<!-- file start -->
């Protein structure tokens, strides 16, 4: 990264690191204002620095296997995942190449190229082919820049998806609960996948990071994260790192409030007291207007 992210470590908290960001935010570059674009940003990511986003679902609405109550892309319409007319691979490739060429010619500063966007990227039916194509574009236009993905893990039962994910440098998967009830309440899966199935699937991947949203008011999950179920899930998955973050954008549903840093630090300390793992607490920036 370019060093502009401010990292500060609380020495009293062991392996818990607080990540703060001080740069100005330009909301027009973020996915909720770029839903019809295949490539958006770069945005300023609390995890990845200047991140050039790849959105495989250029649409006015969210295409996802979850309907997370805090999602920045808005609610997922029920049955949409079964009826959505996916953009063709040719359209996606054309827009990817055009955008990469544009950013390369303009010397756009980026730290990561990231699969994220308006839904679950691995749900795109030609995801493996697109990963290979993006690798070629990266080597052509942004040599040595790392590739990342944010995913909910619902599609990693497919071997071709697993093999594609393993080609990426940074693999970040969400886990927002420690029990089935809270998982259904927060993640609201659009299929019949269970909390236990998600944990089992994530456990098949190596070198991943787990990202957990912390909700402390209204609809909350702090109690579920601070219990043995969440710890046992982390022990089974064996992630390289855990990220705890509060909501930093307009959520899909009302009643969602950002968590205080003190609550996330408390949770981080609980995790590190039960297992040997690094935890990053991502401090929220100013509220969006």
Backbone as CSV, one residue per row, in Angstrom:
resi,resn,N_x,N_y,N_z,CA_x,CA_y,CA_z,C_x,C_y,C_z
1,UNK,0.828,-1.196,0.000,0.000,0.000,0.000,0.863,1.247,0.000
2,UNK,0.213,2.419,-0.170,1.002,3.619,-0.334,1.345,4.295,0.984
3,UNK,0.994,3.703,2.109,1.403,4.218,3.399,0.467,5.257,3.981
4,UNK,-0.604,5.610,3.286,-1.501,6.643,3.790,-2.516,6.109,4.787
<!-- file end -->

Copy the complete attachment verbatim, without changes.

């Protein structure tokens, strides 16, 4: 990264690191204002620095296997995942190449190229082919820049998806609960996948990071994260790192409030007291207007 992210470590908290960001935010570059674009940003990511986003679902609405109550892309319409007319691979490739060429010619500063966007990227039916194509574009236009993905893990039962994910440098998967009830309440899966199935699937991947949203008011999950179920899930998955973050954008549903840093630090300390793992607490920036 370019060093502009401010990292500060609380020495009293062991392996818990607080990540703060001080740069100005330009909301027009973020996915909720770029839903019809295949490539958006770069945005300023609390995890990845200047991140050039790849959105495989250029649409006015969210295409996802979850309907997370805090999602920045808005609610997922029920049955949409079964009826959505996916953009063709040719359209996606054309827009990817055009955008990469544009950013390369303009010397756009980026730290990561990231699969994220308006839904679950691995749900795109030609995801493996697109990963290979993006690798070629990266080597052509942004040599040595790392590739990342944010995913909910619902599609990693497919071997071709697993093999594609393993080609990426940074693999970040969400886990927002420690029990089935809270998982259904927060993640609201659009299929019949269970909390236990998600944990089992994530456990098949190596070198991943787990990202957990912390909700402390209204609809909350702090109690579920601070219990043995969440710890046992982390022990089974064996992630390289855990990220705890509060909501930093307009959520899909009302009643969602950002968590205080003190609550996330408390949770981080609980995790590190039960297992040997690094935890990053991502401090929220100013509220969006």
Backbone as CSV, one residue per row, in Angstrom:
resi,resn,N_x,N_y,N_z,CA_x,CA_y,CA_z,C_x,C_y,C_z
1,UNK,0.828,-1.196,0.000,0.000,0.000,0.000,0.863,1.247,0.000
2,UNK,0.213,2.419,-0.170,1.002,3.619,-0.334,1.345,4.295,0.984
3,UNK,0.994,3.703,2.109,1.403,4.218,3.399,0.467,5.257,3.981
4,UNK,-0.604,5.610,3.286,-1.501,6.643,3.790,-2.516,6.109,4.787